University Press Blog Tour (#UPWeek), A Conversation with the Co-owner of Labyrinth Books

This post is part of the University Press Week Blog Tour (A complete blog tour schedule is also available here). After reading this Q&A, please head over to the next stop on the tour at Indiana University Press.

While local, independent bookstores seem to be an endangered species, they remain a key partner for University Presses. For this reason, we were thrilled when Dorothea von Moltke, co-owner of Princeton’s local book store Labyrinth Books, agreed to participate in a quick interview about how she views university presses and what our books mean for her business.


Dorothea von Moltke, co-owner of Labyrinth Books


PUP: Labyrinth is a fixture in Princeton and you have also opened stores near Yale and Columbia. You are not a “university book store,” but you are a “university town book store” which seems to be a unique niche that influences everything from your events program to the books on your shelves. Was this a conscious decision to go into university towns and why?

Dorothea von Moltke: Oh very much so. Fundamentally, what kind of bookstore you have will always depend on what kind of readers you are. My husband, Cliff Simms, and I are students of the humanities in particular and my brother-in-law, Peter Simms, who is also co-owner, shares our broad interests across the literary and visual arts.  Proximity to the intellectual and cultural life of a university has mattered, moreover, to us personally from the outset.

But the idea has always been to be a two-way conduit between a university and its broader context, or at least an intersection for the two. Our events programming is, as a result, very eclectic, ranging from scholarly discussions around academic titles, to poetry and literary readings, civic forums or film screenings. Ideally, not everyone already knows everyone else in the room on these occasions.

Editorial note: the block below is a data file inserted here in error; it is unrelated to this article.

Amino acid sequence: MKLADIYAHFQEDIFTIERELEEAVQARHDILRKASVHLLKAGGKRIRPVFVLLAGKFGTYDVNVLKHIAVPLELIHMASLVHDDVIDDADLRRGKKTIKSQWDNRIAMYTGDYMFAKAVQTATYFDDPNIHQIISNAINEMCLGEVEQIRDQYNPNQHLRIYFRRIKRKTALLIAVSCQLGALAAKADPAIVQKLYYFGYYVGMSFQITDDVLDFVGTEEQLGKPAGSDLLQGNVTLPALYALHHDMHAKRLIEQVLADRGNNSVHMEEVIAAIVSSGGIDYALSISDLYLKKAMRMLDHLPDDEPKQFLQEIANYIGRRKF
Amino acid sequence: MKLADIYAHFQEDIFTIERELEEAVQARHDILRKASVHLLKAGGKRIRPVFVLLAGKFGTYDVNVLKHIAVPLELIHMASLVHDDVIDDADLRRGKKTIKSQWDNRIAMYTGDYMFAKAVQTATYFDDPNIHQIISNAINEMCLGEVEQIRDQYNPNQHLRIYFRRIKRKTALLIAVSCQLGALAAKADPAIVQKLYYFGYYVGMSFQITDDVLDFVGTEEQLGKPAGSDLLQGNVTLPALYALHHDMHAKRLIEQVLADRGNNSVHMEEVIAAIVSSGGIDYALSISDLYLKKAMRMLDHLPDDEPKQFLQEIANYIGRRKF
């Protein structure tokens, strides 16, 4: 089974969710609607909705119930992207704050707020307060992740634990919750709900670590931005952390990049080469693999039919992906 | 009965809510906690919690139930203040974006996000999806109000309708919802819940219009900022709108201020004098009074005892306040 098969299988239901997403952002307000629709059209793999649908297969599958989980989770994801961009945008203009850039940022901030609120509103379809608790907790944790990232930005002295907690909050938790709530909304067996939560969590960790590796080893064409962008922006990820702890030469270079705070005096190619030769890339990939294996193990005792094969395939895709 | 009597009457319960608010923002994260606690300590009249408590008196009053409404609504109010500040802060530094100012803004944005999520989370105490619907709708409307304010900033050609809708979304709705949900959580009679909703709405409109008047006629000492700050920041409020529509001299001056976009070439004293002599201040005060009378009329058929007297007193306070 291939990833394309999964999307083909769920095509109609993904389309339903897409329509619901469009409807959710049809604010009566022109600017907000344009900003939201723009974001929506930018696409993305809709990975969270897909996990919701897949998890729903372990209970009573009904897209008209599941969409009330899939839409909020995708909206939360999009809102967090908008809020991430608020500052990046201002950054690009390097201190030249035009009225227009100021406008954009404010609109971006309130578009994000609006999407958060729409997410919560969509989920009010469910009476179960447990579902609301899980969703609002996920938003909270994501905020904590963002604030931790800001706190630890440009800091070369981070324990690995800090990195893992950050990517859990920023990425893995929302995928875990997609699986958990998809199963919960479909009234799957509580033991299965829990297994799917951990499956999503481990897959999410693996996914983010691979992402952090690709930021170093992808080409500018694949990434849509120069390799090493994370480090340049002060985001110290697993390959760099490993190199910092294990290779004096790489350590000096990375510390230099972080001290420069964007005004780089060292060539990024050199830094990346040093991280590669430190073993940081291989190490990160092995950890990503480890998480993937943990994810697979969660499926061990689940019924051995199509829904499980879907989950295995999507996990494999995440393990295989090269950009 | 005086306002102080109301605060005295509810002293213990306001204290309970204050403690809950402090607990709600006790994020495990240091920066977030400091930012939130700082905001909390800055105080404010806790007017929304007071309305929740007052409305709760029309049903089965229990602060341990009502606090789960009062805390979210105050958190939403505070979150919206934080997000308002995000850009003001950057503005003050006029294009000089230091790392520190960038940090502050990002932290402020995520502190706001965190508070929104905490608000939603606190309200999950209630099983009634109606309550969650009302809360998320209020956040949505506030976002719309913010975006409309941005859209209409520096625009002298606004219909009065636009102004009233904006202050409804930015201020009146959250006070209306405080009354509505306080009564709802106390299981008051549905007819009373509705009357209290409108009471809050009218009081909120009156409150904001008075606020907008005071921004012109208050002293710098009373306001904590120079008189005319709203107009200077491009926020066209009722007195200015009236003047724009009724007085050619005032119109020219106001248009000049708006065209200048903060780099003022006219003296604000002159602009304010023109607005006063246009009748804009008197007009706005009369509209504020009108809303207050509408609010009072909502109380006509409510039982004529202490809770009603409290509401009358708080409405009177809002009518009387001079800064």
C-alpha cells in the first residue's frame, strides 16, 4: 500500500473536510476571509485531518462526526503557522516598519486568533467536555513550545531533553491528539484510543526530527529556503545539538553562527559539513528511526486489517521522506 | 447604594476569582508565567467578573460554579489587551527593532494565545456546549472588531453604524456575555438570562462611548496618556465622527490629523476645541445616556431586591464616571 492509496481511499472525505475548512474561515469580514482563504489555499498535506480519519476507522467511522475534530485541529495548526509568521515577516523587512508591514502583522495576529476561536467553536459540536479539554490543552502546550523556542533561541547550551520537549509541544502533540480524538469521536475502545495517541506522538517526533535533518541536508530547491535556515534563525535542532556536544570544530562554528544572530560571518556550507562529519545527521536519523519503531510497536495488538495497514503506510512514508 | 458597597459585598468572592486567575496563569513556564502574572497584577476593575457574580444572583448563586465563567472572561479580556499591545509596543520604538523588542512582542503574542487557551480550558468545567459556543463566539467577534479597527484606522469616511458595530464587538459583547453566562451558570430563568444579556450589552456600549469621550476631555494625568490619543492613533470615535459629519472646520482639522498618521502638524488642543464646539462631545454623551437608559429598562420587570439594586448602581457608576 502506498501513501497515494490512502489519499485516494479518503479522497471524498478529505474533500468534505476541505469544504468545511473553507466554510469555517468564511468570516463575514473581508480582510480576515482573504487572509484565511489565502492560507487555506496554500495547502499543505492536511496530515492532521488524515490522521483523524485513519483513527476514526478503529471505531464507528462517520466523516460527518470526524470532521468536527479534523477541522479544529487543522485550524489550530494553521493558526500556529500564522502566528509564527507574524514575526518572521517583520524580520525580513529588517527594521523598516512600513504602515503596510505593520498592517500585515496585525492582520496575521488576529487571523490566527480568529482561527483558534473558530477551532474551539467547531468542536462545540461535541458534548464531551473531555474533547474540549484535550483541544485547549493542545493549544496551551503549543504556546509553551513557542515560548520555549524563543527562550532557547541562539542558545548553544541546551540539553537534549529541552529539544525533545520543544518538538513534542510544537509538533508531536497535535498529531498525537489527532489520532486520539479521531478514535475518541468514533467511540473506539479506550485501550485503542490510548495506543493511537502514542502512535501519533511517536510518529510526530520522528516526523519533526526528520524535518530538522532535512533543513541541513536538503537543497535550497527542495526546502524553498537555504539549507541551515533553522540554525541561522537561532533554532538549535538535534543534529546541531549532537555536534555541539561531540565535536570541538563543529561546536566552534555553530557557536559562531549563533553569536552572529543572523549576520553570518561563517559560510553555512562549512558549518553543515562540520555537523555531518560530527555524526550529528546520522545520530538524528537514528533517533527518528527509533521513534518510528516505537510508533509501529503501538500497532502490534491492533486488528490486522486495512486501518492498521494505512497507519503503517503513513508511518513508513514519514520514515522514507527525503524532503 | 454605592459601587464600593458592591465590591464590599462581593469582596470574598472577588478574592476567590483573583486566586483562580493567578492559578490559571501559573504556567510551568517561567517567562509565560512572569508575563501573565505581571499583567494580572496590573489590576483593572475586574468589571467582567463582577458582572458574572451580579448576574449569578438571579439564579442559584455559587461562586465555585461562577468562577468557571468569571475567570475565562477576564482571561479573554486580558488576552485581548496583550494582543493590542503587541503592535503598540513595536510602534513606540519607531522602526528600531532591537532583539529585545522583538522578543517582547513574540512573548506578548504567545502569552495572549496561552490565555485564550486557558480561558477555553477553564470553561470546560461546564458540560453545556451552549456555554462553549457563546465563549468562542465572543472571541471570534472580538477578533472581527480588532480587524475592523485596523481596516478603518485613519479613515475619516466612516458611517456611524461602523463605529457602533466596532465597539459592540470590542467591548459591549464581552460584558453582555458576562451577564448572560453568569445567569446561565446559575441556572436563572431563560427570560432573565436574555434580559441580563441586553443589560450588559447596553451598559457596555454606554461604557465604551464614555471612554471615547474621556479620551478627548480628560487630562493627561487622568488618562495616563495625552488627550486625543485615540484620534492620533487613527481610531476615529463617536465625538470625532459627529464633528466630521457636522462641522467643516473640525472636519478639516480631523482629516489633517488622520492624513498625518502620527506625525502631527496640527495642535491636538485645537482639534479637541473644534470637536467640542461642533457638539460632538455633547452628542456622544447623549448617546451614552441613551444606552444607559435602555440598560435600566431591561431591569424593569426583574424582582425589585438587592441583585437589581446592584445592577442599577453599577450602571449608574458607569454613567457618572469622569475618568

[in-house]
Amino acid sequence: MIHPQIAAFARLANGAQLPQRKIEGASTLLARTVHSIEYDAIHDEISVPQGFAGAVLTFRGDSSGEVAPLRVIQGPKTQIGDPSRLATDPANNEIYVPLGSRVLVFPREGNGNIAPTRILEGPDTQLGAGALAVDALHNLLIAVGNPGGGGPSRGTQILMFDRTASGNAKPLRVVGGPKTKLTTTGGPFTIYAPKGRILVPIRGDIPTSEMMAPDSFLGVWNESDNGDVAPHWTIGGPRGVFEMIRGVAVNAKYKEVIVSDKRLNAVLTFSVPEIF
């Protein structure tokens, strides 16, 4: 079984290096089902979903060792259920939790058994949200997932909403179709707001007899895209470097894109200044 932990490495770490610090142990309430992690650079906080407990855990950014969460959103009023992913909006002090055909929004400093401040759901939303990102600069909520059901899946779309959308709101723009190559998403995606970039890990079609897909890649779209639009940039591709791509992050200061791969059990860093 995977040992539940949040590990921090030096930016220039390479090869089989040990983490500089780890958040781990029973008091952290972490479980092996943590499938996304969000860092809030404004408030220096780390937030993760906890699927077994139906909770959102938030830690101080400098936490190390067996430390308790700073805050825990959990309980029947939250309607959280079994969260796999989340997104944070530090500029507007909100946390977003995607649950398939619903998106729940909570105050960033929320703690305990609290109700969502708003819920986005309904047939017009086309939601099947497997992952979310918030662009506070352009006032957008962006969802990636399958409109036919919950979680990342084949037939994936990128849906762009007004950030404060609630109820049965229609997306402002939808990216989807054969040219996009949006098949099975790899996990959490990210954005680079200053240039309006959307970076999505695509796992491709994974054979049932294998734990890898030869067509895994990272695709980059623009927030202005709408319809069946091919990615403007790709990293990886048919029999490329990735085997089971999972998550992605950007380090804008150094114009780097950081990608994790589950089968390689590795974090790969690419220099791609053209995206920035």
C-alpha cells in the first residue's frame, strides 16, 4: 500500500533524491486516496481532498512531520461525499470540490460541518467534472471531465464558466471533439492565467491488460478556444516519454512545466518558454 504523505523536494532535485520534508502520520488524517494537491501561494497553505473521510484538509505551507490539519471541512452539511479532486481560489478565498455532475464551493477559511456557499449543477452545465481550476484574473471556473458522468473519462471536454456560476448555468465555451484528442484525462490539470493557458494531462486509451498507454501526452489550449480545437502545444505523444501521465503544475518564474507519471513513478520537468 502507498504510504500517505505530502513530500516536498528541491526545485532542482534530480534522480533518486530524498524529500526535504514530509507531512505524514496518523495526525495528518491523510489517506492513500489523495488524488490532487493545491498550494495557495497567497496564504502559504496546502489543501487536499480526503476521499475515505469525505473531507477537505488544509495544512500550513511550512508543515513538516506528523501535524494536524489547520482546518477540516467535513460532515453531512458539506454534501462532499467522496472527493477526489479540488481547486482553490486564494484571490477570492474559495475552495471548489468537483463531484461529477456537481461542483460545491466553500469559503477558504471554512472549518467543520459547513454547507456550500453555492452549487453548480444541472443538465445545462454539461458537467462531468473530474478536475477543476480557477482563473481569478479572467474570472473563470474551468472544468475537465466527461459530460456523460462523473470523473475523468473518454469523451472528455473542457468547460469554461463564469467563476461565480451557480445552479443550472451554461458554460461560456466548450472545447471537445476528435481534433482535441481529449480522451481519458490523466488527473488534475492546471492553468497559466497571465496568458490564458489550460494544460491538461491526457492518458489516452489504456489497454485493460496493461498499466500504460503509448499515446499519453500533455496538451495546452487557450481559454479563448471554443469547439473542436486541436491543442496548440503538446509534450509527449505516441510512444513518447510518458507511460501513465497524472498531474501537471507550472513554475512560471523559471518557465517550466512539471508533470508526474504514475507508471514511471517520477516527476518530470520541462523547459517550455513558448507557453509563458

PUP: Labyrinth offers best-sellers alongside a deep list of academic titles. How heavily do University Presses figure into your business model? How do you select the university press books you are going to sell?

DvM: Our ambition is in fact to carry both a broad range of front list titles and deep backlist sections from University Presses as well as trade publishers. We spend a lot of time with all University Press catalogs in ordering, inviting input from all booksellers with particular interests and knowledge in specific fields. One of the real rewards of being in the book industry comes from the fact that there are lots of great people both in publishing and at other independent stores — over time, these become relationships that also feed into what you know and how you buy. We then invite publishers’ reps to the store for conversations with our staff about the current season’s titles so that there is a more generalized familiarity with the inventory and a chance for comments and questions.

Our commitment to the backlist, meaning to books that have been around for more than 9 months, means that we also source academic and other remainders with a lot of determination so as to bring things back to the shelves and tables that the market may have given up elsewhere.

PUP: What are some of the breakout, or particularly memorable, university press books you’ve sold in recent years? Could you share any anecdotes about author events?

DvM: What to choose? Certainly, Peter Brown’s new book this fall, Through the Eye of a Needle, one of your books at PUP, is exciting to see strong sales on. This is a 806 page social and economic history of the church in late antiquity by one of this country’s foremost classicists and it is selling incredibly well. We’ll hold an event in December, which will be a dialog between Peter Brown and Elaine Pagels. I can’t imagine a more perfect pair for talking about the social and political aspects of early Church history. It is true that Princeton University Press works hard to keep prices affordable, which certainly makes a difference. This is an example of real buzz around an academic title in our store.

I could name lots of other titles that have done well, but our focus throughout the store and nowhere more than with University Press books is to give books a long life. They don’t need to be flashy, they don’t need to sell fast, they just need to still seem relevant to a deeper understanding of our past, present, or future. By the same token, it isn’t always the event that brings an audience of 250 that is most memorable: I think back to a conversation with Leo Bersani about his book Intimacies (University of Chicago Press) more often than I think back to last spring’s event with Slavoj Žižek for God in Pain: Inversions of the Apocalypse (Seven Stories Press) and his big book on Hegel, Less Than Nothing (Verso). Both were exciting, but the small event with Bersani was full of surprises and felt like a seminar more than anything else.